The energy firm laid out two options in its New South Wales generation plan: either replace the generation in stages by the coal plant's 2022 retirement date, or upgrade the plant to extend its operational lifetime.
In the review, AGL found replacing the generation with gas-peakers, 1.6GW of renewables, an upgrade of another coal plant and up to 150MW of demand response and 250MW of storage, would need an investment of A$1.36 billion ($1 billion).
This would replace the generation for 15-30 years at a levelised cost of energy of A$83/MWh ($62.30/MWh).
In comparison, an upgrade to the Liddell plant, extending its operational life by just five years to 2027 would cost roughly A$920 million ($690 million) in investment, and have an levelised cost of energy of A$106/MWh ($79.5/MWh).
AGL expects to add 653MW of new wind power by 2019, comprising the 200MW Silverton and 453MW Coopers Gap projects. It has also agreed to buy a further 300MW of solar power in New South Wales, with the project delivery expected between 2020 and 2022.
The firm then plans to build a further 750MW of renewables from 2020, as well as adding battery storage and demand response to its portfolio.
"This plan demonstrates that old power plants can be replaced with a mixture of new, cleaner technology, while improving reliability and affordability," said AGL chairman Graeme Hunt.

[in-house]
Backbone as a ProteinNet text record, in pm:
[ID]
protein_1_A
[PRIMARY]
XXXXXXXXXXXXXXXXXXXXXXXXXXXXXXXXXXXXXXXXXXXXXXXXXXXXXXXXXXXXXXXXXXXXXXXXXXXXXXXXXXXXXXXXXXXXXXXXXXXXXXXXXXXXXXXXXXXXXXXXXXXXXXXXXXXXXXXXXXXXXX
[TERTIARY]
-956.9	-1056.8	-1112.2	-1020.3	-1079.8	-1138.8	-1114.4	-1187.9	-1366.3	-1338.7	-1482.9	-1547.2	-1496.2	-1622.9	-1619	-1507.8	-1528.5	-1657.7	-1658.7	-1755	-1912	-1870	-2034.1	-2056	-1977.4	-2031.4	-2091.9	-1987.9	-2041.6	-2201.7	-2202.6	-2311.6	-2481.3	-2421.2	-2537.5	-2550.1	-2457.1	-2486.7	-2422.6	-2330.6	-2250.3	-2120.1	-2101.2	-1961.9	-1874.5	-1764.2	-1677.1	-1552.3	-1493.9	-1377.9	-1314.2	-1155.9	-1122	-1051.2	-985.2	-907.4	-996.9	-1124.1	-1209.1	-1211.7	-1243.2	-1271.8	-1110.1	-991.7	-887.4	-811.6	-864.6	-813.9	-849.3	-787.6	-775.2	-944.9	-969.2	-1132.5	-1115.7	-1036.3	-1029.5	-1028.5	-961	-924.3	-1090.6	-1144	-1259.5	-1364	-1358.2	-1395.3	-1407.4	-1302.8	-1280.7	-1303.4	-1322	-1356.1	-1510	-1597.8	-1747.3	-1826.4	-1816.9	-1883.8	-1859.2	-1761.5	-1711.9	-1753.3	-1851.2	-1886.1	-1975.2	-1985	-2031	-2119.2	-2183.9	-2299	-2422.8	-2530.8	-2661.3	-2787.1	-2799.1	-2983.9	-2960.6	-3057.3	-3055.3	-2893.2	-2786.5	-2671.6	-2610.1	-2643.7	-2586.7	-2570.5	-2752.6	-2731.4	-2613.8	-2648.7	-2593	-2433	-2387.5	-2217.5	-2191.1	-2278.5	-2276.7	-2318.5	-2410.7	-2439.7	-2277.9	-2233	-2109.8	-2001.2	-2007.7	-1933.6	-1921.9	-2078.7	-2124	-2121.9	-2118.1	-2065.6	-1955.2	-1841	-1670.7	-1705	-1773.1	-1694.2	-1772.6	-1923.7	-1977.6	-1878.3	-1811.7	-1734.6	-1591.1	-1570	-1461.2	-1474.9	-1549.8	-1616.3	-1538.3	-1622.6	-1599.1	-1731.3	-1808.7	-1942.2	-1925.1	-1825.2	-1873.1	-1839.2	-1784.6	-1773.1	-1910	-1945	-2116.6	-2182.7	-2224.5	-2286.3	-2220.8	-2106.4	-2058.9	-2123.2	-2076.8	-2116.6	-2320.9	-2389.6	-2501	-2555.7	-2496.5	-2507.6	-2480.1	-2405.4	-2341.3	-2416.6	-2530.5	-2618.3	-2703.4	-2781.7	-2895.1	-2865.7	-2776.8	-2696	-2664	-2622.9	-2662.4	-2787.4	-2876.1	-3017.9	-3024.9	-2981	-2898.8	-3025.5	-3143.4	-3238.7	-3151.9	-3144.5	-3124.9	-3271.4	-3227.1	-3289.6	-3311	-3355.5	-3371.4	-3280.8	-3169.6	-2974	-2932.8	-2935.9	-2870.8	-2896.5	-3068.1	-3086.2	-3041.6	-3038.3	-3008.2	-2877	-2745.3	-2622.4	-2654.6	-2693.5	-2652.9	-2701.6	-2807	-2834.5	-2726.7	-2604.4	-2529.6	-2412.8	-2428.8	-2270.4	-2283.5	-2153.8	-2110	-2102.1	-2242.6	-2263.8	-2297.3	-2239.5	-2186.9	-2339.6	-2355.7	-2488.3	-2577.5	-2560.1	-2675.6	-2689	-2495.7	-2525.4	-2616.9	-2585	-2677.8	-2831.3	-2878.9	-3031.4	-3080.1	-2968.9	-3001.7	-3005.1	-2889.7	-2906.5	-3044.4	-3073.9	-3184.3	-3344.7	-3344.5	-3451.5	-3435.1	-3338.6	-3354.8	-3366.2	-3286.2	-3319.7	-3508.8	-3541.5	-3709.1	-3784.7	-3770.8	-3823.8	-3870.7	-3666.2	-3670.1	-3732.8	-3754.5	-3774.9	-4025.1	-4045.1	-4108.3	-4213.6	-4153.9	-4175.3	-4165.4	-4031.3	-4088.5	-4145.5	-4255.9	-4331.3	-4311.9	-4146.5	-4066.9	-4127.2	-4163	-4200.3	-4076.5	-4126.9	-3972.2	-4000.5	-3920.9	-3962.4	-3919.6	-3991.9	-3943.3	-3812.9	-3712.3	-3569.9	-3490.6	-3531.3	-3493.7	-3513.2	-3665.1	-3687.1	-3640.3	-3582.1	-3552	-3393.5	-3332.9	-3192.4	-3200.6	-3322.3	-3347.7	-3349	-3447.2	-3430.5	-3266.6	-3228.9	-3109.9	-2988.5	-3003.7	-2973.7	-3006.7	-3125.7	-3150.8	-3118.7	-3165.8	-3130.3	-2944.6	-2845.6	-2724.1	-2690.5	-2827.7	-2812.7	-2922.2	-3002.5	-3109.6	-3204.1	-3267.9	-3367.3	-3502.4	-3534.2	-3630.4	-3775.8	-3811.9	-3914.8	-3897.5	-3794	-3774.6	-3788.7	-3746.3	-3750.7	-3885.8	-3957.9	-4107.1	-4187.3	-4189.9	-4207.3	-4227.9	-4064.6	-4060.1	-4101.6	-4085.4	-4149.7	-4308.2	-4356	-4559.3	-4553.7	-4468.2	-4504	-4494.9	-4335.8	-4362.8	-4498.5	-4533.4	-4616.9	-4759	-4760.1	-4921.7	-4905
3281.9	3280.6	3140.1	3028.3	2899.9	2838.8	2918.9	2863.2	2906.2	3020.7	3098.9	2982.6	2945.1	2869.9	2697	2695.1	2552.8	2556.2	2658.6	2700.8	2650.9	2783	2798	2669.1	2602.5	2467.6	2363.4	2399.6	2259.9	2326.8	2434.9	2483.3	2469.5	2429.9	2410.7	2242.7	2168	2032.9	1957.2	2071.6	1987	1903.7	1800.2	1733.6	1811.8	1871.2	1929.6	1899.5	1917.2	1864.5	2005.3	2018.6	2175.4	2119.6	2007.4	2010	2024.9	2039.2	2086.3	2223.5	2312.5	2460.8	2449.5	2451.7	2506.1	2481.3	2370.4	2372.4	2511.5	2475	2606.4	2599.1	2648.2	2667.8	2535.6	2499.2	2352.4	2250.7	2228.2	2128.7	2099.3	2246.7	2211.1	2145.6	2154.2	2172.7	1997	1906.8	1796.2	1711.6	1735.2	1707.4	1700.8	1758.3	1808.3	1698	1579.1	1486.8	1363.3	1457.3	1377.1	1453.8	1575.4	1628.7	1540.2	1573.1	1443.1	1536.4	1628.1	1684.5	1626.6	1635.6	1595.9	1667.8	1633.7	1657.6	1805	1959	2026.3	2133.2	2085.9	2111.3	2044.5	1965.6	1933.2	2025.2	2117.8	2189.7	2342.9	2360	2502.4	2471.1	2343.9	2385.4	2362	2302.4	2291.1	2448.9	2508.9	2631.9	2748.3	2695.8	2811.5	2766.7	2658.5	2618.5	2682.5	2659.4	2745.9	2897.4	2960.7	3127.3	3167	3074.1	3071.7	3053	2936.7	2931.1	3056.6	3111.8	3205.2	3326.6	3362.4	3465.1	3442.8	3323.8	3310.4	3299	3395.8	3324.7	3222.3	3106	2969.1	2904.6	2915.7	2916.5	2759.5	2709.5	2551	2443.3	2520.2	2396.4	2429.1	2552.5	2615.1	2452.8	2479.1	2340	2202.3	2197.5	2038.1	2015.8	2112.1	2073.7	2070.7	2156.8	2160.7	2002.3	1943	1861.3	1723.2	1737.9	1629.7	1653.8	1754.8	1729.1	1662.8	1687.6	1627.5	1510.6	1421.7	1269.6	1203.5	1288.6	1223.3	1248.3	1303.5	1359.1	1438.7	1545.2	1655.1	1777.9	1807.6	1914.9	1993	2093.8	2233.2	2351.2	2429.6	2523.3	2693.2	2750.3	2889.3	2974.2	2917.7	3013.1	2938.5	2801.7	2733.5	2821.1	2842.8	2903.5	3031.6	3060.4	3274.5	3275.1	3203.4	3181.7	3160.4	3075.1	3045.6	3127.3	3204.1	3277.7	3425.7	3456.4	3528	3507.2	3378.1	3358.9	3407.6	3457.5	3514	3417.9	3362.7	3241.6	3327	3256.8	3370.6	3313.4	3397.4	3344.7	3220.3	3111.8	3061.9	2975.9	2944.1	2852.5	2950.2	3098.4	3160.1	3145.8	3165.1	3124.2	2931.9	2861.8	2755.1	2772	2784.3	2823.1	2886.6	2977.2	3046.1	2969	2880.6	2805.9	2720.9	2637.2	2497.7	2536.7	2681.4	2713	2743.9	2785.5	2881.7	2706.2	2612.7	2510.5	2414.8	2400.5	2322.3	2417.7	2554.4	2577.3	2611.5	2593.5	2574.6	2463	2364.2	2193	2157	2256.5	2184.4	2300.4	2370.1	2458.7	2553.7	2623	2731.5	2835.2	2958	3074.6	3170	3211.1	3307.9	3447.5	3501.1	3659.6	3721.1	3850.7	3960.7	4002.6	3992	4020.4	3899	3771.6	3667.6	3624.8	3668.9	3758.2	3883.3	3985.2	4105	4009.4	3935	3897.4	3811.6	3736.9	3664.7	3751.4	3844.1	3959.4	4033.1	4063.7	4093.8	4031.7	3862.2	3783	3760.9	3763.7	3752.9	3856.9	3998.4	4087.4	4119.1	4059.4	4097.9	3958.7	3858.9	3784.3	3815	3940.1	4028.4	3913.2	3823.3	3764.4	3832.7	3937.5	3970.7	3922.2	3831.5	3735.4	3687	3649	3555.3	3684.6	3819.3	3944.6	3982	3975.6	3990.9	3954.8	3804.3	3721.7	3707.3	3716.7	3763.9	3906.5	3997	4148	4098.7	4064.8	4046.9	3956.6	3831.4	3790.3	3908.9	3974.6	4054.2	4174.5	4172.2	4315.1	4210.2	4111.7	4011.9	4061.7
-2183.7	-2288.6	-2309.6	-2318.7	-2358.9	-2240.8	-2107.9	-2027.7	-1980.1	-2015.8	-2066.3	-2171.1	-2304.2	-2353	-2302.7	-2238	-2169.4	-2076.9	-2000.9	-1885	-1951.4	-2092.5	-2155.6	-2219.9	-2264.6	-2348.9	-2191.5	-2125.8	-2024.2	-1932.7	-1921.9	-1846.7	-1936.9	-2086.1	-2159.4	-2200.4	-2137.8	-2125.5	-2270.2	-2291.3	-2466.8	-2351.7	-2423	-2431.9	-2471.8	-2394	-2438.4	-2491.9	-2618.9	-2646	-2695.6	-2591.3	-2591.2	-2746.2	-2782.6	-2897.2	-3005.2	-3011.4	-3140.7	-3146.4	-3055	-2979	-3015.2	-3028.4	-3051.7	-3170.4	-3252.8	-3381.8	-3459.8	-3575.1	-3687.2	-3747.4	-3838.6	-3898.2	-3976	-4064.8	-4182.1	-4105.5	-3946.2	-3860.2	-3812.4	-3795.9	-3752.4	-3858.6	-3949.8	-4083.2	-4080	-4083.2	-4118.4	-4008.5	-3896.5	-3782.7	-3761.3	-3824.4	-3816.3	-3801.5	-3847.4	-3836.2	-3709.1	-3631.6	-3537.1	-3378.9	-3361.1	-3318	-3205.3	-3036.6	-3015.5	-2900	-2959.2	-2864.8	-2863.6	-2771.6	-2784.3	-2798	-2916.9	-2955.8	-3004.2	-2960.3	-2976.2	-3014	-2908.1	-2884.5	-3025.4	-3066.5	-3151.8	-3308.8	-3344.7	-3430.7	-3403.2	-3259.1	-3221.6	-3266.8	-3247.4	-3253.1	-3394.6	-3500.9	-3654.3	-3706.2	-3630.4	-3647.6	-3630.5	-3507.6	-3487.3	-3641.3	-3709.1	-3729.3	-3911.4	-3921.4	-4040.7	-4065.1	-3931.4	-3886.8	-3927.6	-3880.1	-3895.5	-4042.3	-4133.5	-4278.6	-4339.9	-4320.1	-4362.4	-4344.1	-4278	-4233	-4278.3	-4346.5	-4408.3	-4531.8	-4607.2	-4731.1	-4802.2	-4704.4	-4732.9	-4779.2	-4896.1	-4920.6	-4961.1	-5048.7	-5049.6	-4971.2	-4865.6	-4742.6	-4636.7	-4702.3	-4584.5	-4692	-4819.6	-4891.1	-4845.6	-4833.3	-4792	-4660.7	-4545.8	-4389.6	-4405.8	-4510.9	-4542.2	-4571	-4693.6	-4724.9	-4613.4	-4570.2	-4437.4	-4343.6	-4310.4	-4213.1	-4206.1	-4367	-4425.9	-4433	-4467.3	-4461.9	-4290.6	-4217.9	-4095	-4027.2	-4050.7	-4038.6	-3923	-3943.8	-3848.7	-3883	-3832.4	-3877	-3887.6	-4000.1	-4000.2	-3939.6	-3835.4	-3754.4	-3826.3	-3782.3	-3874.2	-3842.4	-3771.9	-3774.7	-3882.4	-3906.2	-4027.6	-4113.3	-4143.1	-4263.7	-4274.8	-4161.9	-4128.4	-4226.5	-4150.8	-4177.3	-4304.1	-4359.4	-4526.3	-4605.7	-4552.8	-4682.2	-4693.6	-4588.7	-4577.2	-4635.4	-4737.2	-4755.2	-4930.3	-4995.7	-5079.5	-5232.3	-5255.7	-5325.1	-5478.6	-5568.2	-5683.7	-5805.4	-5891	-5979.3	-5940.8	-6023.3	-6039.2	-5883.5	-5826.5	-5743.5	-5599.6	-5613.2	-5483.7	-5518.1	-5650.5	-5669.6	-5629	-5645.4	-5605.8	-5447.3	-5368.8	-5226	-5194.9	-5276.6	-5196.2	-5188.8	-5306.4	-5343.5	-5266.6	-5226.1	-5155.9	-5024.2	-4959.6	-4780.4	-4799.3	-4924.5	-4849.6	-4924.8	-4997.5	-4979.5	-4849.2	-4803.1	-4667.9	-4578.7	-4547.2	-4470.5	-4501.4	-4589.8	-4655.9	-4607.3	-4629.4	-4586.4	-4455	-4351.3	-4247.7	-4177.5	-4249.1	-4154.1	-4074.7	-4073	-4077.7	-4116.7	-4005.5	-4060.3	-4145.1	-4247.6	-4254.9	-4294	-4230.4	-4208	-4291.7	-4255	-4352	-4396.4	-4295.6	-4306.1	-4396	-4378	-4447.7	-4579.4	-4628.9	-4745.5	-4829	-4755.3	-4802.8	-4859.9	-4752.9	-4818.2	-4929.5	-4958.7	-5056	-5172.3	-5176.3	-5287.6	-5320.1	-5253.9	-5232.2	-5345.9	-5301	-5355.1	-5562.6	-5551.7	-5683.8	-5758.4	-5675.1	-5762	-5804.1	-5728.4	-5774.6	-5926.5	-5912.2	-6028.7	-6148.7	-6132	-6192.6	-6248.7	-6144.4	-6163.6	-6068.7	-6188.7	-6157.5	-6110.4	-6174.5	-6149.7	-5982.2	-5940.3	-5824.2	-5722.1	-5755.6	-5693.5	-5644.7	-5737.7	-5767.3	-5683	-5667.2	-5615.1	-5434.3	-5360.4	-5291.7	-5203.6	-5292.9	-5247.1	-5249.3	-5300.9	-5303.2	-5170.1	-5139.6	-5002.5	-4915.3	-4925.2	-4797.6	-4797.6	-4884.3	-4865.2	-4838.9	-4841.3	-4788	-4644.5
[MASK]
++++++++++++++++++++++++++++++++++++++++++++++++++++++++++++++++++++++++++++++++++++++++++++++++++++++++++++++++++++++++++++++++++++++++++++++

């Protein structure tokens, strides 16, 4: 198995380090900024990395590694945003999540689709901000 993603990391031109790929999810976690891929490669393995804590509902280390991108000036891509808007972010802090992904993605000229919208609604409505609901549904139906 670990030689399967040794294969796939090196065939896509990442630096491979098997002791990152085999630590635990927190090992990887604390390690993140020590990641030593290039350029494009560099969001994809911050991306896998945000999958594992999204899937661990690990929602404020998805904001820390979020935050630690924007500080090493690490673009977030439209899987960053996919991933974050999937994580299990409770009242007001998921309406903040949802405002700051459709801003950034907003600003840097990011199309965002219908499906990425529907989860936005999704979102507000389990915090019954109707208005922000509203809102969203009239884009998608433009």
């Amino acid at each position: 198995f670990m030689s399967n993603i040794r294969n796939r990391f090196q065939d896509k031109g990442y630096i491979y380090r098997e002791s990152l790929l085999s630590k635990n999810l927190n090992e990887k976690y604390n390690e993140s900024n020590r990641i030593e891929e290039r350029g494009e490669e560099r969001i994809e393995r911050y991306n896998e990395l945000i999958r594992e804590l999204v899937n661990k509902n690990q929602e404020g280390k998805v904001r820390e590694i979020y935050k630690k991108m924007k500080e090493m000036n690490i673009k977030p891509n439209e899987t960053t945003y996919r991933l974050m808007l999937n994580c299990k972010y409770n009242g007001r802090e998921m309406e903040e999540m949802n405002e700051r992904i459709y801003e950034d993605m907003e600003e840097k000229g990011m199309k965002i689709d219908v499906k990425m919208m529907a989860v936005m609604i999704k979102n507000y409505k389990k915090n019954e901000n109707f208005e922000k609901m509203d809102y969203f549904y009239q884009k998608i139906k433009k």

AGL said the decision to pursue the replacement portfolio is in line with Australia's new National Energy Guarantee policy, unveiled in October by prime minister Malcolm Turnbull.
Craig Kelly, chairman of the government's backbench committee on the environment and energy and an MP for the Liberal party, which is the largest in the coalition government, said the decision by AGL would see a "significant reduction of base-load power" and leave the state "more at risk to blackouts", according to the Guardian Australia newspaper.
AGL's proposed portfolio to replace Liddell is set to shrink its carbon footprint by 17.6%, the firm claimed.
In August, AGL awarded GE Renewable Energy the engineering, procurement and construction contract for the Coopers Gap project, located 250km north-west of Brisbane.
The site will comprise 91 3.6MW turbines with 137-metre rotors and 32 3.8MW turbines with 140-metre rotors.